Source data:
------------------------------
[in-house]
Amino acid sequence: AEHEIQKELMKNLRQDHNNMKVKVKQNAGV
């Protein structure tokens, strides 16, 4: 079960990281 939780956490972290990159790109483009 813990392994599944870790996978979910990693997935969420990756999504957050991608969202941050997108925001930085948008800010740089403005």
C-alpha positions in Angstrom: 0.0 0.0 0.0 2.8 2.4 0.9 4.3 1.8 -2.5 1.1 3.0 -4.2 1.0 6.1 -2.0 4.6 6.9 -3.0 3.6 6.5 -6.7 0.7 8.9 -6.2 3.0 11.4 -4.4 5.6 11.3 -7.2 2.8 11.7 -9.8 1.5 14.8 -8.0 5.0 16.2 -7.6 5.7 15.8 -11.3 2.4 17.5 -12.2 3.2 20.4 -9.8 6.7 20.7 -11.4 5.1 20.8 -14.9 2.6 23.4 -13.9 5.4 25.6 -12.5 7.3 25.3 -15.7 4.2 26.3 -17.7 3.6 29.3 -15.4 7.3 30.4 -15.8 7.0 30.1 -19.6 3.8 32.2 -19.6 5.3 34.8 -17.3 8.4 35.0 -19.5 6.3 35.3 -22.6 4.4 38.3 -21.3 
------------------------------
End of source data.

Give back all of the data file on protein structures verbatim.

[in-house]
Amino acid sequence: AEHEIQKELMKNLRQDHNNMKVKVKQNAGV
């Protein structure tokens, strides 16, 4: 079960990281 939780956490972290990159790109483009 813990392994599944870790996978979910990693997935969420990756999504957050991608969202941050997108925001930085948008800010740089403005």
C-alpha positions in Angstrom: 0.0 0.0 0.0 2.8 2.4 0.9 4.3 1.8 -2.5 1.1 3.0 -4.2 1.0 6.1 -2.0 4.6 6.9 -3.0 3.6 6.5 -6.7 0.7 8.9 -6.2 3.0 11.4 -4.4 5.6 11.3 -7.2 2.8 11.7 -9.8 1.5 14.8 -8.0 5.0 16.2 -7.6 5.7 15.8 -11.3 2.4 17.5 -12.2 3.2 20.4 -9.8 6.7 20.7 -11.4 5.1 20.8 -14.9 2.6 23.4 -13.9 5.4 25.6 -12.5 7.3 25.3 -15.7 4.2 26.3 -17.7 3.6 29.3 -15.4 7.3 30.4 -15.8 7.0 30.1 -19.6 3.8 32.2 -19.6 5.3 34.8 -17.3 8.4 35.0 -19.5 6.3 35.3 -22.6 4.4 38.3 -21.3 